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Easing Separation Anxiety in Recently Adopted Dogs

Easing Separation Anxiety in Recently Adopted Dogs

Ah, the joys of rescuing a furry friend! You’ve opened your heart and home to a pup in need, and now you’re on a mission to make them feel safe, loved, and right at home. But wait, what’s that? Your once-clingy canine is now acting like a shadow, glued to your side 24/7. Sounds like you’ve got a case of separation anxiety on your hands!

Understanding Separation Anxiety in Rescue Dogs

It’s no secret that rescue dogs can come with a bit of emotional baggage. After all, they’ve been through the wringer – from losing their beloved families to the chaos of shelter life. So, it’s no wonder they might struggle with the idea of being alone. As the Hounds Lounge experts put it, “Dogs are creatures of habit, and losing a loved one or a safe space can hit them hard.”

But don’t worry, my fellow dog parents, there’s hope! With a little patience and the right approach, you can help your rescue pup overcome their separation anxiety and learn to feel confident and content, even when you’re not by their side. After all, you didn’t go through the I Have Dogs adoption process just to end up with a furry shadow, right?

Building a Solid Foundation

The key to easing separation anxiety in your newly adopted dog is to start building a solid foundation from the very beginning. As expert dog behaviorist and trainer Andrea Arden suggests, “Be careful not to spend so much time with your new dog in the first weeks they’re home that you set a precedent you can’t support throughout your dog’s life.”

Instead, you’ll want to gradually introduce your pup to the concept of alone time, starting with short periods and slowly working your way up. This could involve tethering them to a stable object in the same room as you, or using baby gates to create a separate space where they can get used to you coming and going.

Remember, Rome wasn’t built in a day, and the same goes for your dog’s confidence. Be patient, go at their pace, and always end these training sessions on a positive note. Before you know it, your once-clingy canine will be a pro at self-soothing and waiting patiently for your return.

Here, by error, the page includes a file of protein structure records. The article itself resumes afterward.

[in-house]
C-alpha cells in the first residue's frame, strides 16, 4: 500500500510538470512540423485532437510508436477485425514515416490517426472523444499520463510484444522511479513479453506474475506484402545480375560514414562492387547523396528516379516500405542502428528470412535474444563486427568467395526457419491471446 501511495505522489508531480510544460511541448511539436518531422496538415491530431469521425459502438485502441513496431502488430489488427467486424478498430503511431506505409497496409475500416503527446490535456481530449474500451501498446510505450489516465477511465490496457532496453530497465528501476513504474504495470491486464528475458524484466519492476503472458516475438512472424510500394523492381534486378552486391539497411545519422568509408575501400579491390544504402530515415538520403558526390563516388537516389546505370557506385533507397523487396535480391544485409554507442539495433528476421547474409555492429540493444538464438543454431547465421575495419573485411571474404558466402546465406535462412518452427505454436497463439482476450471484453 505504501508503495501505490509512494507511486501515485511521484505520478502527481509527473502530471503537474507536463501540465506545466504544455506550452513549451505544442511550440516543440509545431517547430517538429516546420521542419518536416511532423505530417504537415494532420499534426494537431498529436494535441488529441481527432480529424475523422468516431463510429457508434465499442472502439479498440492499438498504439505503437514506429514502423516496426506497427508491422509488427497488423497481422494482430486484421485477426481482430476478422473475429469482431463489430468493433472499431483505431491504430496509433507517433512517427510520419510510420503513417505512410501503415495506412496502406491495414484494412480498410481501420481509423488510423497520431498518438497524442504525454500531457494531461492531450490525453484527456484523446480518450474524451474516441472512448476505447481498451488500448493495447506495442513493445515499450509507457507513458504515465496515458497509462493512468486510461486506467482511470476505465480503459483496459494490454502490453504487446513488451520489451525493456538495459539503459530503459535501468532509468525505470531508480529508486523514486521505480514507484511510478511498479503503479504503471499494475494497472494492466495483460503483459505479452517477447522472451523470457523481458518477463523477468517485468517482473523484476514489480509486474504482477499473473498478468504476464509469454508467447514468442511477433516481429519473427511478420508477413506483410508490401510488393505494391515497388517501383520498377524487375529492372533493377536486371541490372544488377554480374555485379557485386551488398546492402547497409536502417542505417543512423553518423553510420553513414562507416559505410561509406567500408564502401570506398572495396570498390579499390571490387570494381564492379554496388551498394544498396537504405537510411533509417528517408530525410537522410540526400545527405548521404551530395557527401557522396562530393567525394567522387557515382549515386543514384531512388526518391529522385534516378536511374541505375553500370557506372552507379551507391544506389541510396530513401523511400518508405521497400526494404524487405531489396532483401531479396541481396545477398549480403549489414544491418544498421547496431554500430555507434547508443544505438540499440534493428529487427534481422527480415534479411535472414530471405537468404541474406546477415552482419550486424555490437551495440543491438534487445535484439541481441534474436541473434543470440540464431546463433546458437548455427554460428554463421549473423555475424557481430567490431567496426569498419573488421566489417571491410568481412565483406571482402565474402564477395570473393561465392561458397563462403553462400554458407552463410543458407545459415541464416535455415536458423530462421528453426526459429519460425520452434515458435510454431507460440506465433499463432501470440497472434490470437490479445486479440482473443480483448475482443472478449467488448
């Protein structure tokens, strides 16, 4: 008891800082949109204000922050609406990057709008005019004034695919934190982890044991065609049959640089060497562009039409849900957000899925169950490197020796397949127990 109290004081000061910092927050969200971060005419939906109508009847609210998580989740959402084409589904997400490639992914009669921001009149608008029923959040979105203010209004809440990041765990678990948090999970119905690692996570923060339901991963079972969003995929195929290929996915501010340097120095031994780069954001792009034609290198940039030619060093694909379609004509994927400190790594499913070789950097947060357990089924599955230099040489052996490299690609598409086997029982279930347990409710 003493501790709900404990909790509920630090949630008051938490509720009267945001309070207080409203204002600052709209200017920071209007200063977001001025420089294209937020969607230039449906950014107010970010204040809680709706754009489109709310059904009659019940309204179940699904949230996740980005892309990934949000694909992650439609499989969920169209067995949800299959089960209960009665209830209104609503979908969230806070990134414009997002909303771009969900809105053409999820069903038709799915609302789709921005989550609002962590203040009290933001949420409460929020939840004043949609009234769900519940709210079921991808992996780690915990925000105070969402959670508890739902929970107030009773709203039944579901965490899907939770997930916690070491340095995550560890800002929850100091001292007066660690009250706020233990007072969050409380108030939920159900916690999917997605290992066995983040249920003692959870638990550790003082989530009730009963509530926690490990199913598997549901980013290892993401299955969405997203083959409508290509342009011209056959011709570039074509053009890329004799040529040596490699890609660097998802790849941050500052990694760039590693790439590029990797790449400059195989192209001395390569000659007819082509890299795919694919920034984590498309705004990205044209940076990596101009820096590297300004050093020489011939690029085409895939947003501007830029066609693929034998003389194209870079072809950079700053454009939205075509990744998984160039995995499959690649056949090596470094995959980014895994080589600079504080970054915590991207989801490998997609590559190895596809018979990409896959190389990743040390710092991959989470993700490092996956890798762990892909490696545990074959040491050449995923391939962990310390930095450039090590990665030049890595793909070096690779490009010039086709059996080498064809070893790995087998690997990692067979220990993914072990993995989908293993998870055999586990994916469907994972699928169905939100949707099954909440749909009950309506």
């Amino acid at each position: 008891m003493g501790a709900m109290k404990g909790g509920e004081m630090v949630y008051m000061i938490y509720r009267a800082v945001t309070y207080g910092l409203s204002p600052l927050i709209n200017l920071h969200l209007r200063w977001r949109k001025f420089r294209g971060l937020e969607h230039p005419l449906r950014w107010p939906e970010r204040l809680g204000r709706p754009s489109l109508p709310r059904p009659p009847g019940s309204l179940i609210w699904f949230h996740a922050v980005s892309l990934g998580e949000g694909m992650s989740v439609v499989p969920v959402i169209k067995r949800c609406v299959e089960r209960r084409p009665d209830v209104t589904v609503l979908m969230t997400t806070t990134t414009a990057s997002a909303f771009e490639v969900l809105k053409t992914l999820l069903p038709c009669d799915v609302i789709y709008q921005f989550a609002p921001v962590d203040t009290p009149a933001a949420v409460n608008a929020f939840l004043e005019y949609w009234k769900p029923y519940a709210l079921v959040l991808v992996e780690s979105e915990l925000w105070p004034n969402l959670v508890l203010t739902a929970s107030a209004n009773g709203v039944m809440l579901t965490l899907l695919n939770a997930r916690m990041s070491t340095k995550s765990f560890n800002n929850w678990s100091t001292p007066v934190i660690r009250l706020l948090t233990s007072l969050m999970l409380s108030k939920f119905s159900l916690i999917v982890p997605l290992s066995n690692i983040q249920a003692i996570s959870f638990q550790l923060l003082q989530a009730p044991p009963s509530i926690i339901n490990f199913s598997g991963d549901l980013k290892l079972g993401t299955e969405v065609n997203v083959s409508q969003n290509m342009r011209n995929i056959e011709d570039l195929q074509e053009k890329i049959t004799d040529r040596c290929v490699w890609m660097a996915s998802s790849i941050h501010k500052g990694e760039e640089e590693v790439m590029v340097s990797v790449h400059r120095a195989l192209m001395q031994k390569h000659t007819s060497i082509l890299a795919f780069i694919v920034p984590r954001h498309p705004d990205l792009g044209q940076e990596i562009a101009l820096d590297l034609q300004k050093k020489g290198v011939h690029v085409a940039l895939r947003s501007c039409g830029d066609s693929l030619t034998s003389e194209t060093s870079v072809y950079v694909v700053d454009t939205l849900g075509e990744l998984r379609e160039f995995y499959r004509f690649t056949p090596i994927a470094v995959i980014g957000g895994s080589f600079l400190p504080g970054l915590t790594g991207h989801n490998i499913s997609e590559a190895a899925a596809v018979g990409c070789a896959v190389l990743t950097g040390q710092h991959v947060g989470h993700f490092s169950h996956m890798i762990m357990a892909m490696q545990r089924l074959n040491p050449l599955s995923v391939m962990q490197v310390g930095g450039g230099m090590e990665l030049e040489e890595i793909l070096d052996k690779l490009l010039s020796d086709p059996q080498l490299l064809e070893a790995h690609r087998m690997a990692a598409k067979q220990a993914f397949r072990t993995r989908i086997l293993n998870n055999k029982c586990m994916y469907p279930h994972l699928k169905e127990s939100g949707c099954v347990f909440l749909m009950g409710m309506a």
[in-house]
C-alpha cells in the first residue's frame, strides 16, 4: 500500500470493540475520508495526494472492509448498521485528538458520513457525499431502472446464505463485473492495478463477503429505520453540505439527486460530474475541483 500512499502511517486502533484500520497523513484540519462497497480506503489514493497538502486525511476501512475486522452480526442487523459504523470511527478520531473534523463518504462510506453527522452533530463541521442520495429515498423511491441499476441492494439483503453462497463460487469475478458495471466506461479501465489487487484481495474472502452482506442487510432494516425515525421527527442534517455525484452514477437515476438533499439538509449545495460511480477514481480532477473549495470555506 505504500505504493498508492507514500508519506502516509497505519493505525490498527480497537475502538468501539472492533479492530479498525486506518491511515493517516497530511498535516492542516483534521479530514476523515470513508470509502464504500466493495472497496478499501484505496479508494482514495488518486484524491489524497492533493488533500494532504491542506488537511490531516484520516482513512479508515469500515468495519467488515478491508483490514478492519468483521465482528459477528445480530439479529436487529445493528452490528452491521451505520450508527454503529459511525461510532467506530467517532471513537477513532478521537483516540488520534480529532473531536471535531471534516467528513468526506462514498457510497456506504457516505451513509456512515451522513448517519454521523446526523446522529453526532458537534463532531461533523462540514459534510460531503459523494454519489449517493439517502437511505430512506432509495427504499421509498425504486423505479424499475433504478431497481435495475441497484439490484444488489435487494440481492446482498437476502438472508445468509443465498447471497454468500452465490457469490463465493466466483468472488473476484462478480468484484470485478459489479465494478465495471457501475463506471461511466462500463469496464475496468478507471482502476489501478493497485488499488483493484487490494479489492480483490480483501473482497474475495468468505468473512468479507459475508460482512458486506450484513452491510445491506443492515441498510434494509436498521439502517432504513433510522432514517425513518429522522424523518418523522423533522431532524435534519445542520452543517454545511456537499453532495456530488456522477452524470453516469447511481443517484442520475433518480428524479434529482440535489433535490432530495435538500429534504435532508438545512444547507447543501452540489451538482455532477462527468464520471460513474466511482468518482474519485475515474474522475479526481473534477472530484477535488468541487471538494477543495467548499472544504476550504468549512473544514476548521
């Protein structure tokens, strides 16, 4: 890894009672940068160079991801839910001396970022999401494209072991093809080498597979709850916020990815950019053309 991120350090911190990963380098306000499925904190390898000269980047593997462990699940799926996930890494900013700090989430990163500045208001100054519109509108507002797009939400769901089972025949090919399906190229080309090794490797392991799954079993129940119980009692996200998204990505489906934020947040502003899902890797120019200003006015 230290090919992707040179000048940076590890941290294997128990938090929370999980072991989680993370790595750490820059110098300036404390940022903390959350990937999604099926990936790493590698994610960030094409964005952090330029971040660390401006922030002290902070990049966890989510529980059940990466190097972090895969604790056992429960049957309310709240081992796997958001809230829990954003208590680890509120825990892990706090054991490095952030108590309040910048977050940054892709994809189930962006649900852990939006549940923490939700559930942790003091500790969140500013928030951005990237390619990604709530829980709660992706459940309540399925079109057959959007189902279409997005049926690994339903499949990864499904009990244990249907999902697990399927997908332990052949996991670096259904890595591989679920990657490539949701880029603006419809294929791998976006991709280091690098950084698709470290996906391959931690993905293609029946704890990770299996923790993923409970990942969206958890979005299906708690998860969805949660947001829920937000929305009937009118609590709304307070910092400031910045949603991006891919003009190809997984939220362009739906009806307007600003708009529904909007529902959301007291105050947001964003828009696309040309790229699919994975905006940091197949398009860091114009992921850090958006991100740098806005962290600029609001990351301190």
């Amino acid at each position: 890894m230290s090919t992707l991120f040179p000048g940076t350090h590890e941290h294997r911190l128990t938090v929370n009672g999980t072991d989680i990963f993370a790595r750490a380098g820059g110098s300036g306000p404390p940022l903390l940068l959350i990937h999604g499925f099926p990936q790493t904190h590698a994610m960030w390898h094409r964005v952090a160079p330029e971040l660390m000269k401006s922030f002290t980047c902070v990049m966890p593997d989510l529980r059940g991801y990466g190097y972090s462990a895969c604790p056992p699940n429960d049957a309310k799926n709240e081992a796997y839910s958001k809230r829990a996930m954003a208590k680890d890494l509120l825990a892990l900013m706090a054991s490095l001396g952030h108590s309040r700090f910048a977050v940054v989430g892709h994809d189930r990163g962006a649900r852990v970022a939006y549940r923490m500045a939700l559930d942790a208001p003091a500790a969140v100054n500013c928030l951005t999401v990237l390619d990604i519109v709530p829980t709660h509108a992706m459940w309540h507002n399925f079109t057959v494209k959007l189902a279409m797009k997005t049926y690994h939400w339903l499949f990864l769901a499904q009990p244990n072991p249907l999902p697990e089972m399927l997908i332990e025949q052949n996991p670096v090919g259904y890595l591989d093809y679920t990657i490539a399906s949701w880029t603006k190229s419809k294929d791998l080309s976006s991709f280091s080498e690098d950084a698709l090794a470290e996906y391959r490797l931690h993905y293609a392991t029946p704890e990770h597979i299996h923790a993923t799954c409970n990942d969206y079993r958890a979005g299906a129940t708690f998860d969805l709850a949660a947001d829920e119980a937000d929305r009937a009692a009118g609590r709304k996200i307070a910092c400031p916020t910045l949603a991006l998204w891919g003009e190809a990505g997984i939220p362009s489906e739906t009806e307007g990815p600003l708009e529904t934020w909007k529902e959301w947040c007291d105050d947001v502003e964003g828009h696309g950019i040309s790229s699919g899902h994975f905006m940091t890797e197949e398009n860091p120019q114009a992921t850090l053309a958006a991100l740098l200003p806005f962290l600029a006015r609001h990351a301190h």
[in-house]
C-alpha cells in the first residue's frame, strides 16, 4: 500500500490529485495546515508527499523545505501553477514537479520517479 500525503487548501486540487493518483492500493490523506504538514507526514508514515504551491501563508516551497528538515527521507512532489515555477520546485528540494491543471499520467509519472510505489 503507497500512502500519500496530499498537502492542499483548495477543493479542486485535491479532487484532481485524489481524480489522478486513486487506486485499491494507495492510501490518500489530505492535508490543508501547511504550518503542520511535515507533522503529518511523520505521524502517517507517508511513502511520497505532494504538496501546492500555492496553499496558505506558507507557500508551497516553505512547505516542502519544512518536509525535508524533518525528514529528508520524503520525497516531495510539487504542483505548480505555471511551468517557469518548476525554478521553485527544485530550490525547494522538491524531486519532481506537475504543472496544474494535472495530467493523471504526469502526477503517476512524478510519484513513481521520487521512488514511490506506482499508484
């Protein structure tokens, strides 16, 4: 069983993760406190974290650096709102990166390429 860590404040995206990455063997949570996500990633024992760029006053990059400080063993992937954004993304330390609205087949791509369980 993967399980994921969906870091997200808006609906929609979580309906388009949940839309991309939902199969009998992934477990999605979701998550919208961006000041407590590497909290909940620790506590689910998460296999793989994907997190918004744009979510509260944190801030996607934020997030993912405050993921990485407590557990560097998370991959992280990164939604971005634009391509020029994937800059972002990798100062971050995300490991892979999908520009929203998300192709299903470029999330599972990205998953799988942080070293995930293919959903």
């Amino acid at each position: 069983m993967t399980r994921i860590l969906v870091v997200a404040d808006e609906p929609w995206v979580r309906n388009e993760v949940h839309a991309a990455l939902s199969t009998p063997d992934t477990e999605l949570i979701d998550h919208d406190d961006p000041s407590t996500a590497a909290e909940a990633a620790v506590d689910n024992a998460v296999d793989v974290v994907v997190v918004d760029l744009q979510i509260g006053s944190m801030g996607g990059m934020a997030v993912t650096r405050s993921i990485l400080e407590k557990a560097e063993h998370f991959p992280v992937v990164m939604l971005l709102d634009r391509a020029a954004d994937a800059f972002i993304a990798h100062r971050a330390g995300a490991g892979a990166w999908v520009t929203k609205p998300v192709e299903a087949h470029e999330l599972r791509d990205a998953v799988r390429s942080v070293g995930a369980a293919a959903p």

Keeping Them Entertained

Now, I know what you’re thinking: “But how do I keep my rescue pup from destroying the house while I’m gone?” Fear not, my friend, there are plenty of tricks up our sleeves to keep them entertained and out of trouble.

One of the best ways to do this is by leaving them with a puzzle toy or stuffed Kong, loaded with their favorite treats. As Andrea Arden suggests, “Toys which can be stuffed with the dog’s normal meals or special, nutritious treats” can provide hours of entertainment and keep those pesky chewing habits at bay.

And let’s not forget about the power of exercise! A tired dog is a happy dog, as they say. Be sure to give your pup a good workout before you head out the door, whether it’s a long walk, a game of fetch, or a rousing session of tug-of-war. That way, they’ll be more inclined to snooze the day away rather than stress about your absence.

Involving the Whole Family

Remember, your rescue pup’s separation anxiety isn’t just about you – it’s about the whole family. That’s why it’s so important to get everyone involved in the training process.

As Andrea Arden explains, “If the animal’s chosen favorite is the person who may be leaving for military service, it really is about helping your new pet to develop the ability to self-pacify when left alone and to find a balance of affection amongst all family members so the dog doesn’t fall apart when anyone or everyone leaves.”

So, be sure to have the whole crew take turns with things like feeding, walking, and training your pup. This will help them develop a more balanced sense of attachment and make it easier for them to handle your comings and goings, no matter who’s leaving the house.

Seeking Professional Help

Now, I know what you’re thinking: “But what if nothing seems to be working?” Well, fear not, my friends, because there’s always one more trick up our sleeve – medication.

Now, I know what you’re thinking: “Medication? For my dog? Isn’t that a bit extreme?” And you know what, you’re not wrong. Medication should always be a last resort, and it’s best used in conjunction with the other training techniques we’ve discussed.

As the Humane Society puts it, “Medication is most effective when it’s paired with some of the methods above.” But if your vet gives you the green light and you’ve tried everything else, it could be just the boost your pup needs to overcome their separation anxiety for good.

A Furry Friend for Life

At the end of the day, rescuing a dog is one of the most rewarding experiences a person can have. Sure, there may be a few bumps in the road, like this whole separation anxiety thing, but with a little patience, creativity, and the right approach, you and your furry friend will be living the dream in no time.

So, don’t be discouraged, my fellow dog parents. With the right tools and a whole lot of love, you can help your rescue pup overcome their separation anxiety and become the confident, happy-go-lucky companion you always knew they could be. After all, you two are in this together, and there’s no bond stronger than the one between a person and their rescue dog.

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